School Library Journal

K-Gr 4- A story based on the actions of Mary Ann Goodnight, a pioneer who made great strides in saving the buffalo from extinction in the late 1800s. Molly's first-person narrative offers alliterative descriptions of the sounds made by animals native to her West Texas home, including the "huff-huff" of buffalo breath and the thunder of their pounding feet. Soon, this everyday music is replaced by the noise of gunfire, as hunters slaughter the creatures for profit. When a cowhand brings her two orphan calves, Molly nurtures them and many more, developing the first captive buffalo herd. She even sends several yearlings to Yellowstone National Park to help reestablish their herd. The story ends with Molly wistfully hoping that the buffalo and their music will return to the plains. Fern's lyrical text and Castillo's folk-style artwork beautifully capture the era and events. Done in warm, earthy hues, the mixed-media illustrations depict a rugged landscape of grays and browns speckled with touches of color-wildflowers or bright blooms on a tree. Outlined in thick black lines, the characters shimmer with vitality and Molly's affection for her fuzzy-coated orphans is tenderly depicted. Buffalo Music is perfectly suited to a young audience, clearly conveying the magnitude of the decimation and the importance of conservation efforts.-Lynne Mattern, Robert Seaman School, Jericho, NY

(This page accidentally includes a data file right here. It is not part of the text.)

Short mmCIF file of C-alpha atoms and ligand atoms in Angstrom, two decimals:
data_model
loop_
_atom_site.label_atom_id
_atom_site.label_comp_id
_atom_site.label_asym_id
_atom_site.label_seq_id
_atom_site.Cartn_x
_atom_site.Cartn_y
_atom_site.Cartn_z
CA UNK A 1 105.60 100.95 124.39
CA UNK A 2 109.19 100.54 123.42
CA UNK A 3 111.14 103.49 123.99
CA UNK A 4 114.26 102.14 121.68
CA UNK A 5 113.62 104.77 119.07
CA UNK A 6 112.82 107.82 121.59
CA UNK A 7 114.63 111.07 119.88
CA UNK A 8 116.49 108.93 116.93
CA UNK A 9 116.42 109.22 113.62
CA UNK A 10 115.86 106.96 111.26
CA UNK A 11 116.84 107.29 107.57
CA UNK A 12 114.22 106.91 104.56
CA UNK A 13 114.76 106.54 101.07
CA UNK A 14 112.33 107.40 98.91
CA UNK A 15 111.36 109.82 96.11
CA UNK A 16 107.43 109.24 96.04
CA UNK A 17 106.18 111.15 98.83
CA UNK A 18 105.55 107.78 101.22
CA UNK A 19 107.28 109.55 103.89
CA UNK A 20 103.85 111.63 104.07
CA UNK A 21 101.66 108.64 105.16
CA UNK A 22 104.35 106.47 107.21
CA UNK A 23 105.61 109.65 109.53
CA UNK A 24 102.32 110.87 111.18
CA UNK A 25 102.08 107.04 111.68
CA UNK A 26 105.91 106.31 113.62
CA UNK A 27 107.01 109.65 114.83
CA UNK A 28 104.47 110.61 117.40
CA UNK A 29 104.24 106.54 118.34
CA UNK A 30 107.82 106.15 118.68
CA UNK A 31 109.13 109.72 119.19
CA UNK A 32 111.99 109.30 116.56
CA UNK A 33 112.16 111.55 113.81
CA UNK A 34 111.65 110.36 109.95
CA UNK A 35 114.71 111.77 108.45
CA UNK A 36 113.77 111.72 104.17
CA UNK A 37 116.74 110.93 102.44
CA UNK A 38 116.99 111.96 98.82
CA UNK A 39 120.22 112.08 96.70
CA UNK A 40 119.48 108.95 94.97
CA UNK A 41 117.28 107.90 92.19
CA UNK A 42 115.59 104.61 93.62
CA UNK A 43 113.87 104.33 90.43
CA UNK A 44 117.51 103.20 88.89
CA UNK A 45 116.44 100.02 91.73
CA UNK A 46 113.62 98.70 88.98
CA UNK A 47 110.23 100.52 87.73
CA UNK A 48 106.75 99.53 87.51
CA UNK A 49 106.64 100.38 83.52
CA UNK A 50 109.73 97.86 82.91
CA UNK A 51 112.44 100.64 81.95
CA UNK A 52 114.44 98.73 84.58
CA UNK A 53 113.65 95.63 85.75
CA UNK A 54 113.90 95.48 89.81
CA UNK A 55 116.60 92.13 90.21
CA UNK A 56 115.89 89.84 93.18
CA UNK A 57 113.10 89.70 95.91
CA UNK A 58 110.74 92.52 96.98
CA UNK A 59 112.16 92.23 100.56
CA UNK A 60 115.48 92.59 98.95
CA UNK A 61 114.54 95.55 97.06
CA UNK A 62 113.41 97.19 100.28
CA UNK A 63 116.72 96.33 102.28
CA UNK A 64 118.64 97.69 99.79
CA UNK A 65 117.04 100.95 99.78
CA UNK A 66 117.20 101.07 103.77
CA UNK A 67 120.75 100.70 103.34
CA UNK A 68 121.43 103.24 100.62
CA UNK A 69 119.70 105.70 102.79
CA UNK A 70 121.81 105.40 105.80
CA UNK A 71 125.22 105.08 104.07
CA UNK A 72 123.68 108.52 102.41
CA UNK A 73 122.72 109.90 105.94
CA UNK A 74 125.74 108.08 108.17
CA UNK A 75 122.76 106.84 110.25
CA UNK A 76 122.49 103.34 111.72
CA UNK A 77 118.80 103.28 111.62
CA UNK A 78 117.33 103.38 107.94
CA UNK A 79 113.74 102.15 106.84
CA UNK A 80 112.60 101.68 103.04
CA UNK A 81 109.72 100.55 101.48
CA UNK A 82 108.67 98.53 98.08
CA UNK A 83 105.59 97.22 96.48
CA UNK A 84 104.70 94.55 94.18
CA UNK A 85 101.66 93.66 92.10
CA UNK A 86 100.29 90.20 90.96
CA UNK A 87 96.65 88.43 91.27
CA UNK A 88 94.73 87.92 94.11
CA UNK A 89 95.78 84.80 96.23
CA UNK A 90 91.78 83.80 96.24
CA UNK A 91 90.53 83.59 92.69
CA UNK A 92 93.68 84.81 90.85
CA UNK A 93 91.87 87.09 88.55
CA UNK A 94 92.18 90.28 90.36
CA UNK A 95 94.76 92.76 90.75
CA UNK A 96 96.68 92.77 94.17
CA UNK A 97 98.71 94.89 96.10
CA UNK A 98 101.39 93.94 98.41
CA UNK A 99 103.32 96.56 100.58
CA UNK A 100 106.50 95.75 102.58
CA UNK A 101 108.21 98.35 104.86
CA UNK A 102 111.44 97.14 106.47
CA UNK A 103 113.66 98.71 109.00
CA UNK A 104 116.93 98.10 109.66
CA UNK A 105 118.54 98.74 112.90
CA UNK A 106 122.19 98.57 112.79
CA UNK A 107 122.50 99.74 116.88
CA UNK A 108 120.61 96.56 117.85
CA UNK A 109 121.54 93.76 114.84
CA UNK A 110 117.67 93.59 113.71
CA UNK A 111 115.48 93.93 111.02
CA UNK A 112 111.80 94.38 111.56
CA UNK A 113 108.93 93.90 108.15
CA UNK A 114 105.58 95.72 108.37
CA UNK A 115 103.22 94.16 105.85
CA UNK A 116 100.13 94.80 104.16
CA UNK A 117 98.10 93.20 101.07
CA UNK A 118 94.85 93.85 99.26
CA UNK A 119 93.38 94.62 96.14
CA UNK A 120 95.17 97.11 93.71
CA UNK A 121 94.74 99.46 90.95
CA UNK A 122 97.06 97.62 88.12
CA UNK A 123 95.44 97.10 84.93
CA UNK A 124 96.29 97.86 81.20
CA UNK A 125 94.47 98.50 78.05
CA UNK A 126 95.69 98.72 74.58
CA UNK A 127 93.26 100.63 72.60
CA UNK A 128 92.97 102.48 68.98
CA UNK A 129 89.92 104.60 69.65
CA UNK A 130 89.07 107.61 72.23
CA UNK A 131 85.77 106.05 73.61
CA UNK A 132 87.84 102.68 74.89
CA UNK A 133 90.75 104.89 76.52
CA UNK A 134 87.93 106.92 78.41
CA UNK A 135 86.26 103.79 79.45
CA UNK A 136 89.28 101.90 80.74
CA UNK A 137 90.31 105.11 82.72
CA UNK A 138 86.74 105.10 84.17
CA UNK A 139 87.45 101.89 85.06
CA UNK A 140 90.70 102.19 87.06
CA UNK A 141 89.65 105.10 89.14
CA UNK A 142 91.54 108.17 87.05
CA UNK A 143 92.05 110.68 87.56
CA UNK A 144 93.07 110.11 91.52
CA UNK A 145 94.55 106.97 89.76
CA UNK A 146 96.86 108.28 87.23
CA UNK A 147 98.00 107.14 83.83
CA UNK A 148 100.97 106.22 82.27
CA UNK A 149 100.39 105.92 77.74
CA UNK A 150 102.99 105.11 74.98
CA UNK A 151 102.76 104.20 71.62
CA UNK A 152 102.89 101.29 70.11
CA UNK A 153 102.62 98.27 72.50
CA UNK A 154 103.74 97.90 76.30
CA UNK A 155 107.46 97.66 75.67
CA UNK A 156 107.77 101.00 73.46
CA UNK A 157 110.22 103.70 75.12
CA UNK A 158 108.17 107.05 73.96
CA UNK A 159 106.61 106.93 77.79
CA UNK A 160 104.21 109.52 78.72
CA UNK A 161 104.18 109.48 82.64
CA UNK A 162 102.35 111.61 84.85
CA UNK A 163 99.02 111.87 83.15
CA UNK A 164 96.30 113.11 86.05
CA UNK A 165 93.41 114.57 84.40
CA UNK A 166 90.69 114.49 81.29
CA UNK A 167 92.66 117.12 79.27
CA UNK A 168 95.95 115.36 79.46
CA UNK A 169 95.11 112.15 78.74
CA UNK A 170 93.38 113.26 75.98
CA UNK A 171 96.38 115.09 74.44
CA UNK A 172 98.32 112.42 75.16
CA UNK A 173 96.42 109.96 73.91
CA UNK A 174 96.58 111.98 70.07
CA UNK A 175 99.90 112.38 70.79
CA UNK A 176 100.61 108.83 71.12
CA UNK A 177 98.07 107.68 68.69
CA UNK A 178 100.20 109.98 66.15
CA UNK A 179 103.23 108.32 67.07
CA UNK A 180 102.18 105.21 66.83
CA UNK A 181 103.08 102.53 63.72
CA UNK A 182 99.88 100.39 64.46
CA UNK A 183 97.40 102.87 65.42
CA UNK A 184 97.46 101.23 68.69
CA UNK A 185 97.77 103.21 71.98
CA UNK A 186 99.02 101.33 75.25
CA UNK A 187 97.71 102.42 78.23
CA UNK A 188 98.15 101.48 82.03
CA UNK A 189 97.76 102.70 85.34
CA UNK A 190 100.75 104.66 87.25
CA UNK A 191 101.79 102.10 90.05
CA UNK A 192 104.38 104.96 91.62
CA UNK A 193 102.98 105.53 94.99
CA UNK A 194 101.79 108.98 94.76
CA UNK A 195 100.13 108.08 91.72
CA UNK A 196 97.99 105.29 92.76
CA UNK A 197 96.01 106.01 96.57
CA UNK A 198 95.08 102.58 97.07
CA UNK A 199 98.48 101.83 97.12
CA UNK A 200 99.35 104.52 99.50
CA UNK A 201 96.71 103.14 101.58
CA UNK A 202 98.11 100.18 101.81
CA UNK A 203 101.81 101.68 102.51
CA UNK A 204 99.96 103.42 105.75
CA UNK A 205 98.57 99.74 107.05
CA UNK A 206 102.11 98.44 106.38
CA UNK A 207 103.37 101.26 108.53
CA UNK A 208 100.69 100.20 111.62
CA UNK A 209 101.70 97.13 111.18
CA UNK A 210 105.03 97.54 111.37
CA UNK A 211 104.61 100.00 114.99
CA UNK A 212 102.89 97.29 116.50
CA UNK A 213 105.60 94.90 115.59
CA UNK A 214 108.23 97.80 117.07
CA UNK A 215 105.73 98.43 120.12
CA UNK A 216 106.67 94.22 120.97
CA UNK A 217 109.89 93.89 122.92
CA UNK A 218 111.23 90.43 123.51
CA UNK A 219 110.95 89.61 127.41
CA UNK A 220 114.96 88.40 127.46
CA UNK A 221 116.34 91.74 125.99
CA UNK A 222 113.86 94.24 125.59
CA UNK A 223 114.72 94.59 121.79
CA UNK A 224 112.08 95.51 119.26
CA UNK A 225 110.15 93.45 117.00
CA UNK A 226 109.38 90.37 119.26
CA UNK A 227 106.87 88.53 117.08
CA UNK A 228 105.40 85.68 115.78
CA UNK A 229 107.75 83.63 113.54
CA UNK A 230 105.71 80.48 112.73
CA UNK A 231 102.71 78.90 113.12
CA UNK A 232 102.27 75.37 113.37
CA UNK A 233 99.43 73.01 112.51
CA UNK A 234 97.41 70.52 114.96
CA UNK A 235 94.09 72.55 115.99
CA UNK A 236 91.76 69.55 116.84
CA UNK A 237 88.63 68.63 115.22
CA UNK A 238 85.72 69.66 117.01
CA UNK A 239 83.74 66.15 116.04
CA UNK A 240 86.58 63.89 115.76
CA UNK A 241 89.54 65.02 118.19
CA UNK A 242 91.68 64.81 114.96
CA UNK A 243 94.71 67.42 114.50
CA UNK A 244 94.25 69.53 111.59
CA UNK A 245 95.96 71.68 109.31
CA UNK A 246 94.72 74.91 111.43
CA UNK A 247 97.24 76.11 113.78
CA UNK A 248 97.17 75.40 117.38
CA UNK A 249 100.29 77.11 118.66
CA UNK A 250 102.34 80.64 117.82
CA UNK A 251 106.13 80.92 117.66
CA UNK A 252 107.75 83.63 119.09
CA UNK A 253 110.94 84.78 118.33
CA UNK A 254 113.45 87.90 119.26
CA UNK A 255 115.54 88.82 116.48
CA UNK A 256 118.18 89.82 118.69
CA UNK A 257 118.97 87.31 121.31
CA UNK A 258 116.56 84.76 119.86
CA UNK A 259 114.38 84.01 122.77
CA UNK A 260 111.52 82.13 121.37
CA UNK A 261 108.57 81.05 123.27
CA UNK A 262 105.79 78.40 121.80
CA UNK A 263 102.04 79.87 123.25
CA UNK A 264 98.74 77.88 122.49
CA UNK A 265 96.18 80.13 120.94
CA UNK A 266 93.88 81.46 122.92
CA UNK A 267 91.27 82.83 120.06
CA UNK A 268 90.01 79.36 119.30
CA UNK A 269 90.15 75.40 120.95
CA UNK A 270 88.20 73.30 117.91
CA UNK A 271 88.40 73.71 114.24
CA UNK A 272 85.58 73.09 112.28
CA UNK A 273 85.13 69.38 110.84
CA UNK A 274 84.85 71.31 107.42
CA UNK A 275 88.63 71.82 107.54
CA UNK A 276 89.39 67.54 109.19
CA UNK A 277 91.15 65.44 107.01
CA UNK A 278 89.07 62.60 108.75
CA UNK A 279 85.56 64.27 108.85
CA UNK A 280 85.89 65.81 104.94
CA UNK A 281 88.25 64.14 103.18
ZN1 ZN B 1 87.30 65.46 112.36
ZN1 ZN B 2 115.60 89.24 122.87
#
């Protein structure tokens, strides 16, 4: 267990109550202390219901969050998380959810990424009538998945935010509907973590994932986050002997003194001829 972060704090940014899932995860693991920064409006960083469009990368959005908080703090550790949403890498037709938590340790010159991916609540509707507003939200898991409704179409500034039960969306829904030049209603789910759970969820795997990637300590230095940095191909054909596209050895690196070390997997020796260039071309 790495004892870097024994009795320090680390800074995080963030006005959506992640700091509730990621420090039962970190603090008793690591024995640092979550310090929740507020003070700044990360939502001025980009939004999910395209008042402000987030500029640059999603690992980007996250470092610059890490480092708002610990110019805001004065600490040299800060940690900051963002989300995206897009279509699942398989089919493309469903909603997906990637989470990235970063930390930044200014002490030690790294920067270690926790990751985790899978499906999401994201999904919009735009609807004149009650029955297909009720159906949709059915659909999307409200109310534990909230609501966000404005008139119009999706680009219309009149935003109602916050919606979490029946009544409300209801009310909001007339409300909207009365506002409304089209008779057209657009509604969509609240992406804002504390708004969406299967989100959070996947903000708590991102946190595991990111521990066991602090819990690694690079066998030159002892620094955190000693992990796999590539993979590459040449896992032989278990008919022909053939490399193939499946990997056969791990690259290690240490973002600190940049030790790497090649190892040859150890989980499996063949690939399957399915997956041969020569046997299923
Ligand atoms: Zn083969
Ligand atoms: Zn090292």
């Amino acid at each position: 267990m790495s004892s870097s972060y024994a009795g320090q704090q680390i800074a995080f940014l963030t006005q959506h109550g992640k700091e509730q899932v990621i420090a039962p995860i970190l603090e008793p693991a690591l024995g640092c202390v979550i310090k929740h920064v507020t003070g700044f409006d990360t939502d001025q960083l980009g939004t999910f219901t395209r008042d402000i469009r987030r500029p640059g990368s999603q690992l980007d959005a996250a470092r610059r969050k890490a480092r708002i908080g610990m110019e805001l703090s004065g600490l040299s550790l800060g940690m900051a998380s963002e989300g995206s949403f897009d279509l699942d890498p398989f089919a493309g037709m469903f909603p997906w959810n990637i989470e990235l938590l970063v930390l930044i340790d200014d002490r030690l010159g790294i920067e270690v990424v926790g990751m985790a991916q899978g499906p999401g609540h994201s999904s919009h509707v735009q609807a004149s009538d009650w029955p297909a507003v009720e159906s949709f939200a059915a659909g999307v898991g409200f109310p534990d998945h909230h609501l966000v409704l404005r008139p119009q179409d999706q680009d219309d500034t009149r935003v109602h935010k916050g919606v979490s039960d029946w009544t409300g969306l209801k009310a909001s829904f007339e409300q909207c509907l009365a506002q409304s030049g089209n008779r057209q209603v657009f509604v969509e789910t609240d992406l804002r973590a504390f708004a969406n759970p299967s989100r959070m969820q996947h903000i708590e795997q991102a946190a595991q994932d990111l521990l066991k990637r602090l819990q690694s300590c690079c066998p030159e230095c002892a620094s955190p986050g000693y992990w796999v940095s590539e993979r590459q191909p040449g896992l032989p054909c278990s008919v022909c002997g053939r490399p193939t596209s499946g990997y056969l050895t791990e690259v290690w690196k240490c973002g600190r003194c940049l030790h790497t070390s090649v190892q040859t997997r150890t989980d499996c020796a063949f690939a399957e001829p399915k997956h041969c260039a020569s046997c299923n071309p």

Kirkus Reviews
When Molly first settled in West Texas, she did her chores to "buffalo music," the noises made by massive herds of buffalo grazing nearby. Soon, however, buffalo hunters arrived to slaughter the animals they thought would last forever. "Forever came fast." In six years the buffalo were gone. Molly's grief over their loss abates when a fellow settler brings her two orphaned buffalo calves to raise. They thrive and word spreads: Soon Molly's herd numbers 100. When Yellowstone National Park decides to rebuild its herd, some of Molly's buffalo become founding members. Molly's story, though fictional, is based on the real life of pioneer Mary Ann Goodnight, whose homebred buffalo eventually populated not only Yellowstone but other wildlife refuges and several zoos. Fern's debut is auspicious. Her homespun expressions ("fending off wolves and poachers with the long end of my rifle") allow Molly's straightforward sentiment to shine. Castillo's smudgy illustrations recall Glen Rounds and invest both Molly and the buffalo calves with enormous personality. Together they make this story one with widespread appeal. (author's note) (Picture book. 4-8)

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Product Details

ISBN-13:
9780618723416
Publisher:
Houghton Mifflin Harcourt
Publication date:
05/19/2008
Pages:
32
Sales rank:
608,818
Product dimensions:
10.40(w) x 9.20(h) x 0.44(d)
Lexile:
NC860L (what's this?)
Age Range:
4 - 8 Years